Wednesday, October 16, 2019


Eighth grade math. They were doing test corrections. That is, they were going through their tests and reworking the problems they got wrong. This was a mostly voluntary exercise as if they chose not to do it, the teacher wasn't going to force them. It could only improve their grade.

Several of the students were familiar to me from the vacant English class at the beginning of the year. (I will probably say this a lot this school year.)

Dylan was one of the lesser difficult students. I had bigger problems than him, but he totally took advantage of the situation and played rather than worked. So, when he informed me that he has a D in the English class, I wasn't surprised.

Their grades are online, and they can access them at any time. While I was covering the English class, I warned the students that while I was not inputting their assignments (I didn't have access as a sub), their work did still count. I warned them that they'd go from having zero assignments and no grade to having five assignments in a blink.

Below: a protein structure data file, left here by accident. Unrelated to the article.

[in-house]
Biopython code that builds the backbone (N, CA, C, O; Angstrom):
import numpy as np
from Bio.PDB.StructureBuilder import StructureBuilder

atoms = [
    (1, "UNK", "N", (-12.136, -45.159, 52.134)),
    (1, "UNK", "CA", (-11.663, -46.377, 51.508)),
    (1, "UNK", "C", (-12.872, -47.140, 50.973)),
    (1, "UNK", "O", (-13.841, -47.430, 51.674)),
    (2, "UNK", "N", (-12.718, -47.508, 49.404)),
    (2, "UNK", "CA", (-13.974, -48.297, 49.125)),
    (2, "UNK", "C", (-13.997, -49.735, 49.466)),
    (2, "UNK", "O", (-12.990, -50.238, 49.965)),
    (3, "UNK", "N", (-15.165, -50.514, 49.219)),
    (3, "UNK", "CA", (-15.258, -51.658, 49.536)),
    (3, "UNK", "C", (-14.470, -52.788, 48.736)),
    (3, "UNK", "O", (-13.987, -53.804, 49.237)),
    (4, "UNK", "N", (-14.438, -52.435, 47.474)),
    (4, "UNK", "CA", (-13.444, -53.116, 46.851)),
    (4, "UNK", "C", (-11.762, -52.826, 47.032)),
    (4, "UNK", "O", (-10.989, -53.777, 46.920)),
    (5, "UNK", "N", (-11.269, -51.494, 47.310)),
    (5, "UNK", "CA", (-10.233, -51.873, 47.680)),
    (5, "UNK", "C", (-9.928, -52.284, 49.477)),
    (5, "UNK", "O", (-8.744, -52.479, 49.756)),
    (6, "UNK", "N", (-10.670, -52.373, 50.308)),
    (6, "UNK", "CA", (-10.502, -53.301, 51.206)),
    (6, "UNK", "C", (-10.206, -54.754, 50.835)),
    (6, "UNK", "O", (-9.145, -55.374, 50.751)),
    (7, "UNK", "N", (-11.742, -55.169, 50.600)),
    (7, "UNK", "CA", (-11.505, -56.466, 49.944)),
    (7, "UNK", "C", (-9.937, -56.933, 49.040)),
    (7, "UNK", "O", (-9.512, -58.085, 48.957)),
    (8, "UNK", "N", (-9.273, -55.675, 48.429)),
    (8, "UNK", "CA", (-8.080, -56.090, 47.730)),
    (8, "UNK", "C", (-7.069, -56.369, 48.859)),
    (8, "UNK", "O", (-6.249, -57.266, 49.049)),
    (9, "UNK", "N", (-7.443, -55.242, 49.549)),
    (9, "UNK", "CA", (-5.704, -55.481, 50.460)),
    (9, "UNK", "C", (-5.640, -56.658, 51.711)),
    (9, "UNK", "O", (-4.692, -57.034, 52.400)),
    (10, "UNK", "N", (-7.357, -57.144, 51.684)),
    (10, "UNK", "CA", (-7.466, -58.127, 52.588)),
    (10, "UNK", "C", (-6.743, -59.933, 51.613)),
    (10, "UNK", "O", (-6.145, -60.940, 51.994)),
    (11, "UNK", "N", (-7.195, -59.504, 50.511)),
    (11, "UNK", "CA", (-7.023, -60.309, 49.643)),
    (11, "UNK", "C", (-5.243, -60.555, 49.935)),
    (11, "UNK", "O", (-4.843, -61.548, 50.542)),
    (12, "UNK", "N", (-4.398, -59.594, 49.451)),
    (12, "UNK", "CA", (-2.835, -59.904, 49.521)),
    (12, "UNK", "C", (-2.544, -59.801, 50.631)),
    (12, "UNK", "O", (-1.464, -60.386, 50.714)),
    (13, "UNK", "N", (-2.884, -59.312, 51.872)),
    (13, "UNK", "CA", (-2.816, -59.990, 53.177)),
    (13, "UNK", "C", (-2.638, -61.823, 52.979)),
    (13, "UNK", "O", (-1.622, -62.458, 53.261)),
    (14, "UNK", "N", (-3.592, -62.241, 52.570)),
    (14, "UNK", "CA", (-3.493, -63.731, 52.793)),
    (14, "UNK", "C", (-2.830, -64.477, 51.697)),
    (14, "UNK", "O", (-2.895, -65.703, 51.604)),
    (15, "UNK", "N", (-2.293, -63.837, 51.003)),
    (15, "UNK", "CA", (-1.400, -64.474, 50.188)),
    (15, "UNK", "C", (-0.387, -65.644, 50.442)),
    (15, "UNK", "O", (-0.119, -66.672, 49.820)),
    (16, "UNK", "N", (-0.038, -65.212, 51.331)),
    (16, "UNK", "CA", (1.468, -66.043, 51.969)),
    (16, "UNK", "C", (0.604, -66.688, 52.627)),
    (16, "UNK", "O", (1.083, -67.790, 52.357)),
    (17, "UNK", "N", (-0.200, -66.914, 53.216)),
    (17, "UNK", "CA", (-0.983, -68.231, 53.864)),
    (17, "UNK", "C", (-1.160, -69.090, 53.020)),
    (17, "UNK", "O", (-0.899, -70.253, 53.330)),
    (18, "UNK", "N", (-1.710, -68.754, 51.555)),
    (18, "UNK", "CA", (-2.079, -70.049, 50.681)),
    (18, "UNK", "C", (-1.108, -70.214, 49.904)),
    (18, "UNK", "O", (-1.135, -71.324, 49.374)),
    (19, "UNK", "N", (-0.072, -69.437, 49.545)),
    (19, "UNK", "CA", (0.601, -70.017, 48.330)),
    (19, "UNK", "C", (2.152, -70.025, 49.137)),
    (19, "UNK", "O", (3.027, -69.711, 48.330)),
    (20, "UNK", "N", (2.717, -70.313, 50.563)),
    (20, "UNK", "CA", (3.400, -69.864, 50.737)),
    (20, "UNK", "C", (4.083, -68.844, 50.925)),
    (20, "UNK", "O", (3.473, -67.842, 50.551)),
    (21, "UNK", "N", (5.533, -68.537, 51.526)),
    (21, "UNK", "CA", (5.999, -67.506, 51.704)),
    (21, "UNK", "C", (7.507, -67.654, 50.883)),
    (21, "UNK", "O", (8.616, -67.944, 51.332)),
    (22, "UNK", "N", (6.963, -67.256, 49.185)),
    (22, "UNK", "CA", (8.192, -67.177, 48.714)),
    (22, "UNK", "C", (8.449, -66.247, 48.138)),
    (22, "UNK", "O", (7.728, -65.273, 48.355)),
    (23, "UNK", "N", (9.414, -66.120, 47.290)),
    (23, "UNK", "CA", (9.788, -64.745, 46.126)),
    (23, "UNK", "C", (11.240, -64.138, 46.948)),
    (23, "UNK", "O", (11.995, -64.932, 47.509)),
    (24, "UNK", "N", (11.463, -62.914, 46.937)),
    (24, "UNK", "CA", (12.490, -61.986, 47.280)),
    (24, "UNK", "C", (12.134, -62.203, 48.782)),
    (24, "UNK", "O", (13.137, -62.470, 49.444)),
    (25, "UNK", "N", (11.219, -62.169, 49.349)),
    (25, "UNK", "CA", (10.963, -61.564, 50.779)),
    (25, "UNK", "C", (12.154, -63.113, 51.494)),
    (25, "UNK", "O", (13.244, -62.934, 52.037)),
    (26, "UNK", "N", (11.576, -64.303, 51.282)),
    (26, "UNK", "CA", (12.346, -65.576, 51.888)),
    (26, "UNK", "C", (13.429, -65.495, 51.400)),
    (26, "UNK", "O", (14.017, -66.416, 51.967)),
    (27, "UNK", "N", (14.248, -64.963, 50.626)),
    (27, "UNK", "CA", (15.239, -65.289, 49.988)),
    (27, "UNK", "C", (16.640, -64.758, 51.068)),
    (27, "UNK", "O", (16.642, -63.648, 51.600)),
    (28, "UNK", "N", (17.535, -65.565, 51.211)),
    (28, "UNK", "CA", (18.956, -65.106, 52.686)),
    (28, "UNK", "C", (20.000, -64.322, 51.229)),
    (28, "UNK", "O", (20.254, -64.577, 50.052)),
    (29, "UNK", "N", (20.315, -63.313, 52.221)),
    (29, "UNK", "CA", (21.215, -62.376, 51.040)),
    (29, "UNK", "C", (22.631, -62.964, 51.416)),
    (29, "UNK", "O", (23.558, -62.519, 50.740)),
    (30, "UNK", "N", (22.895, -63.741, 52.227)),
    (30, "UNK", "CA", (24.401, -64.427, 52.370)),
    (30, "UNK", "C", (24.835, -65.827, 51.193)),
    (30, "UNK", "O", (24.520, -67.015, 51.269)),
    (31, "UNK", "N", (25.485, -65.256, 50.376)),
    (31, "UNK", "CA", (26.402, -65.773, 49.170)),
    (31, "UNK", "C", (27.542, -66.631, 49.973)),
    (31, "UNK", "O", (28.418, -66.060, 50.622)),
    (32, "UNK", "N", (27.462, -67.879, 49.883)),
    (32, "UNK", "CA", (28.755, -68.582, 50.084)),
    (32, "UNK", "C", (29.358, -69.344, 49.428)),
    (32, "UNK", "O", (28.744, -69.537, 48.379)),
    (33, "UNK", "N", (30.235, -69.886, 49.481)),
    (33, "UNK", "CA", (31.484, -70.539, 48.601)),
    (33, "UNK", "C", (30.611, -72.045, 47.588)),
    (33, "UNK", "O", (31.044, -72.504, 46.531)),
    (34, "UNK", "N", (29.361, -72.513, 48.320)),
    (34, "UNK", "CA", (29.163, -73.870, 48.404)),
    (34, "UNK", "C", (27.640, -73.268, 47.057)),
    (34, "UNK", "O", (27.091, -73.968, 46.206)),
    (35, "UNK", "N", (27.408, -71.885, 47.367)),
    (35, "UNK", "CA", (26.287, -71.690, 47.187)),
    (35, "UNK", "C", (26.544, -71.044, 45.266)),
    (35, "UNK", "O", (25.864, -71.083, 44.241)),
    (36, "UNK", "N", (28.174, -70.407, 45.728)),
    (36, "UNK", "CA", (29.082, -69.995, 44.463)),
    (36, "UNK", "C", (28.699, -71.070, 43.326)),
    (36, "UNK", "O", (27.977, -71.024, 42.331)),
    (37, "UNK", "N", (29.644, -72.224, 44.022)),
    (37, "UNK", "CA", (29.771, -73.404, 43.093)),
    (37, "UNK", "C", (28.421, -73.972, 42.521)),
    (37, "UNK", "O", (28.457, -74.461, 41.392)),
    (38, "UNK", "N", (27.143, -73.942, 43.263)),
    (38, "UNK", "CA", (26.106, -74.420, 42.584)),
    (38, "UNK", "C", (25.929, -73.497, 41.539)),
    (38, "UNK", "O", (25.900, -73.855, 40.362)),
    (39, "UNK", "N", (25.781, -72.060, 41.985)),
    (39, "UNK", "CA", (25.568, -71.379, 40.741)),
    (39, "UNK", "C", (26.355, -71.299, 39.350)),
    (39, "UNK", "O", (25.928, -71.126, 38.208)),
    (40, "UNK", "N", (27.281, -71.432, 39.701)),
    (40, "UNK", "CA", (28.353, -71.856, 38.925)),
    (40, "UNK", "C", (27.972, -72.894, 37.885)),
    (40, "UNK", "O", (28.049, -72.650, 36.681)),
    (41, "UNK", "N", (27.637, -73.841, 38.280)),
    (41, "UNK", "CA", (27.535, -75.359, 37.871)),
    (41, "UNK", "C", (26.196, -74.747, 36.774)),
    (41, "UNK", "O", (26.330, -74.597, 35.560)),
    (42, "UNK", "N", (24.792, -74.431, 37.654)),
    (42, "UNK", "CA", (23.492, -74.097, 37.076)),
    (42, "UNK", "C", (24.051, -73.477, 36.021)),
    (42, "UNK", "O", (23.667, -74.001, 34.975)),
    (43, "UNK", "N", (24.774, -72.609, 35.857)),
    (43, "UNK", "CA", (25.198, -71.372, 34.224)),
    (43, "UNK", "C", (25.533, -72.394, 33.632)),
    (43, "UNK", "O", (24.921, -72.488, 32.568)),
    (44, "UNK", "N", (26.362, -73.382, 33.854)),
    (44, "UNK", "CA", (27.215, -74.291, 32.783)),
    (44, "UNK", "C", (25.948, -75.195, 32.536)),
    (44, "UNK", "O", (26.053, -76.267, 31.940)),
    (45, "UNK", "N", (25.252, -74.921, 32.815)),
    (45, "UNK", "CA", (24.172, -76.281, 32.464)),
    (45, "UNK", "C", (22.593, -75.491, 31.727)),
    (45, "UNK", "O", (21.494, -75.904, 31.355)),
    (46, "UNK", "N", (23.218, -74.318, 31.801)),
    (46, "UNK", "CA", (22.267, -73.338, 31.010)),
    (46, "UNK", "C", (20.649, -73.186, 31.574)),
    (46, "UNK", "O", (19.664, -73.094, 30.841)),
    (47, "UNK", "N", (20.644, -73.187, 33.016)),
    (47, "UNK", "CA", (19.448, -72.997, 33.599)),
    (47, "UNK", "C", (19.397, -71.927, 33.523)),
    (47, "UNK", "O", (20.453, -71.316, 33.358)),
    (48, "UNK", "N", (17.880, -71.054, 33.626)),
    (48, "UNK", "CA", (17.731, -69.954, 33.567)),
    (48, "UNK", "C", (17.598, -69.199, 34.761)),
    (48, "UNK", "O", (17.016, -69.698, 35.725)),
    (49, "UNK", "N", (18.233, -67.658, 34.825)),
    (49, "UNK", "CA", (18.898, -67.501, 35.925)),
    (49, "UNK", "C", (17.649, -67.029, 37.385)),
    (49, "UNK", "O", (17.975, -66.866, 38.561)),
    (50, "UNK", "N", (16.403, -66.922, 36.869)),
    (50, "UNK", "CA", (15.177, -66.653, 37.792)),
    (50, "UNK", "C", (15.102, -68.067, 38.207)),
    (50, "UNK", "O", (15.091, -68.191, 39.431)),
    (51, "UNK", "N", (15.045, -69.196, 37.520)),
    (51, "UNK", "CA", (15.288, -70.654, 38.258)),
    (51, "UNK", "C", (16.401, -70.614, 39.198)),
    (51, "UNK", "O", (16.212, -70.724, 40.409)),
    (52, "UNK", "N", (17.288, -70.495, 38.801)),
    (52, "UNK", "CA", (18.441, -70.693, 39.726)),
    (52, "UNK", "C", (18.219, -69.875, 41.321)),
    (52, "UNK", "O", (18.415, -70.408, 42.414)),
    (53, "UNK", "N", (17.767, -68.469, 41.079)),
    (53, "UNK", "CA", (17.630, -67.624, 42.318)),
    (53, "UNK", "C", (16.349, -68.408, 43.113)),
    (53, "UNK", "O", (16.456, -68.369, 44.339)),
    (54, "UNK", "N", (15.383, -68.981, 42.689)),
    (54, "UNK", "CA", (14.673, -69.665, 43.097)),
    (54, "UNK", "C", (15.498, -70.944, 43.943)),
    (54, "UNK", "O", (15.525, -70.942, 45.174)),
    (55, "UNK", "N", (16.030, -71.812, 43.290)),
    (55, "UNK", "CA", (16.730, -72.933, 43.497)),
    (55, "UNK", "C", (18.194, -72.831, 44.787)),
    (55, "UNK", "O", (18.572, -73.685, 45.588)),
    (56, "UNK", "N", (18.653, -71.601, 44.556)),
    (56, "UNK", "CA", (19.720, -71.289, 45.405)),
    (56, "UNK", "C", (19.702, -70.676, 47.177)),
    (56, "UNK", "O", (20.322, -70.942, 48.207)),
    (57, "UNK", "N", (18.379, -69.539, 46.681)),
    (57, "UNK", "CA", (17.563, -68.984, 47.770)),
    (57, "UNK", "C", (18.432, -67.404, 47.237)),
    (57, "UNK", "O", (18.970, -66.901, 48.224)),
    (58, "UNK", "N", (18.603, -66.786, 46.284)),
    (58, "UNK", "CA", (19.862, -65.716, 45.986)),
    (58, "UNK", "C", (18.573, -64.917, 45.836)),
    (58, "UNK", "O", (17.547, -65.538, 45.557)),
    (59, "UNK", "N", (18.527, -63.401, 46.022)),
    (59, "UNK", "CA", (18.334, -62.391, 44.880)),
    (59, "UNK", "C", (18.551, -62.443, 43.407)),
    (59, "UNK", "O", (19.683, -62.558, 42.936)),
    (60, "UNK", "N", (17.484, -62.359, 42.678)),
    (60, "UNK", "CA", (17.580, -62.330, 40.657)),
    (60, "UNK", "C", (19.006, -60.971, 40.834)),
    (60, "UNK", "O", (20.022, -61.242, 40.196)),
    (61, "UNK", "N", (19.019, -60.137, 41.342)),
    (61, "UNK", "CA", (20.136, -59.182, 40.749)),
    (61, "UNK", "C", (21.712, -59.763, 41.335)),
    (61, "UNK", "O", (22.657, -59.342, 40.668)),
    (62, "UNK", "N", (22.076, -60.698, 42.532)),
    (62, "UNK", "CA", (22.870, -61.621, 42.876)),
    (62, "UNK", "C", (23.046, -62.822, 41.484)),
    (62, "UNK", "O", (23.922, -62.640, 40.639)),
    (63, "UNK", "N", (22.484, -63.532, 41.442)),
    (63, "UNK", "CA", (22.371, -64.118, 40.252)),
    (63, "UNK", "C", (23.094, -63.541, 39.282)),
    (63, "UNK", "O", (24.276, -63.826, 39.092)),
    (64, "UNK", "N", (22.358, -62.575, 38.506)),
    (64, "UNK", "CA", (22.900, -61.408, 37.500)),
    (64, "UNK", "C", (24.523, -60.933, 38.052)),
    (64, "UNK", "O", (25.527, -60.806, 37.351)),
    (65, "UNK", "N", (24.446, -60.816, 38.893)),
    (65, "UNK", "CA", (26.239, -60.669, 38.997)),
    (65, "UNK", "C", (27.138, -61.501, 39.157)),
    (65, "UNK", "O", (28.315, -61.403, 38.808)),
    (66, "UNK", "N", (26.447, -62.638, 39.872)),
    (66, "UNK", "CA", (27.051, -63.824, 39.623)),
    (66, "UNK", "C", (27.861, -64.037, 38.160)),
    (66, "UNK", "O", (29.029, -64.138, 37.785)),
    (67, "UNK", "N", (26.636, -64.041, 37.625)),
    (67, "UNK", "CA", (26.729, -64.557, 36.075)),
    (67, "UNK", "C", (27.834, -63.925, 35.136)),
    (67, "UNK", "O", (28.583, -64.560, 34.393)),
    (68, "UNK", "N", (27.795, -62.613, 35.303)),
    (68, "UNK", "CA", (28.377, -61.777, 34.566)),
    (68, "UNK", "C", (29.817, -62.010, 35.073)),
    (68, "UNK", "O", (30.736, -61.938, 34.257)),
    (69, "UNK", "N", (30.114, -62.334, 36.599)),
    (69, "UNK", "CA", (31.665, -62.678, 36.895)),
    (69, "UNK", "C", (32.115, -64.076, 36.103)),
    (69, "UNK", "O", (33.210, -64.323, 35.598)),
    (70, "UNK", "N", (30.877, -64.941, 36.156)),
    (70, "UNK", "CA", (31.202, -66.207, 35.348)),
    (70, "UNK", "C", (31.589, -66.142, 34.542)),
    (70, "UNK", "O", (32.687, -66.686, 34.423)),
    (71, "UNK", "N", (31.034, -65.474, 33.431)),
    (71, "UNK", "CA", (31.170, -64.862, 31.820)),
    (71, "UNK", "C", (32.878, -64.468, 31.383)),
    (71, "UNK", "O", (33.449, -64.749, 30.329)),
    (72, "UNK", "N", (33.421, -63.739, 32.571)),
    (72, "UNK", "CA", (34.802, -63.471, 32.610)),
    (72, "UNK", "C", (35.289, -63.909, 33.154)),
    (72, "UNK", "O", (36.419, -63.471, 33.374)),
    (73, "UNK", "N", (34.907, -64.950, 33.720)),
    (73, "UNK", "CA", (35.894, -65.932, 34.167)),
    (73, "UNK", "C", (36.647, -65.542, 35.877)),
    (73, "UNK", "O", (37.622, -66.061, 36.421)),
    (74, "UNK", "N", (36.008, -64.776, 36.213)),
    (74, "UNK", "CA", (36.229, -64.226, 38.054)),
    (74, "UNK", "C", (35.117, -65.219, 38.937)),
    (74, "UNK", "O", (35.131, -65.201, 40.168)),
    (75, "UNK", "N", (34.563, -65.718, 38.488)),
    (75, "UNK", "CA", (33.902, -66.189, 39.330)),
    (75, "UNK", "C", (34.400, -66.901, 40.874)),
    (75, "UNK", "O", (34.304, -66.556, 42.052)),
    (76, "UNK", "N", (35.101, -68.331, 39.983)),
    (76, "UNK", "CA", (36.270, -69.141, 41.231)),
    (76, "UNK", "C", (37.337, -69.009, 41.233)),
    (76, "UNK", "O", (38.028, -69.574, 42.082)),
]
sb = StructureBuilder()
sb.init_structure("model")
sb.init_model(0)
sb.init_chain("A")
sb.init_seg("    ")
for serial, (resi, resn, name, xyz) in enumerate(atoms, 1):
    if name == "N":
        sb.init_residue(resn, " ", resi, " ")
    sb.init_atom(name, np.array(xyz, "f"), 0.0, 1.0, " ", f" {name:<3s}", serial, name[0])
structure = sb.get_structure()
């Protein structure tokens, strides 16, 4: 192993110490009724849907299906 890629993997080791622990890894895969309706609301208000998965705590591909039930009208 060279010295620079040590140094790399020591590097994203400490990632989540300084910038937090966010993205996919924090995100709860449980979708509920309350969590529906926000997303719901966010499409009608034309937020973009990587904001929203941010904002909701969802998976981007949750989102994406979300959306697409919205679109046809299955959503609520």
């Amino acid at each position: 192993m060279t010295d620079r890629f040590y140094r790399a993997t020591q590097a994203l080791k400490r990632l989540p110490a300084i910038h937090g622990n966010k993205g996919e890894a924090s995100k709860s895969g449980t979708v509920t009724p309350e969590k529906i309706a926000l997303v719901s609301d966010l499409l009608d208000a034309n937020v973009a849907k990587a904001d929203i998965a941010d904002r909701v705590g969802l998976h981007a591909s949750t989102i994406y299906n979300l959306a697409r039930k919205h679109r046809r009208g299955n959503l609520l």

Dylan showed me the breakdown for his grade. He was missing several assignments, including two that I had assigned...

"I told you those were going to count," I said.

And, really, at this point it's probably too late to turn those assignments in.

Sigh. I did warn them. And, really, it was kind of nice to be able to say I told you so.


  1. Maybe one day he will listen. Still early enough in the semester that he could bring the D up if he worked at it.


  2. Yeah, he's going to have to learn for himself to pay attention.

  3. Alas, I fear that might be my son's future. I'm hoping not, though. But getting him to pay attention and do what he's supposed to seems to be a difficult task.

    1. You're aware of the problem. That's good. That means that you can start teaching him good habits now. (They probably won't take for a couple years...)

  4. Sometimes the lessons learned in school are not the ones intended - but also valuable.

  5. I hope Dylan learns something from this. Sooner rather than later!

  6. Hopeful he will learn to listen.
    Coffee is on

  7. Dylan sounds like my son. He'll never learn. But he'll have to face the consequences of failure.

  8. Funny how they seem to always know better.


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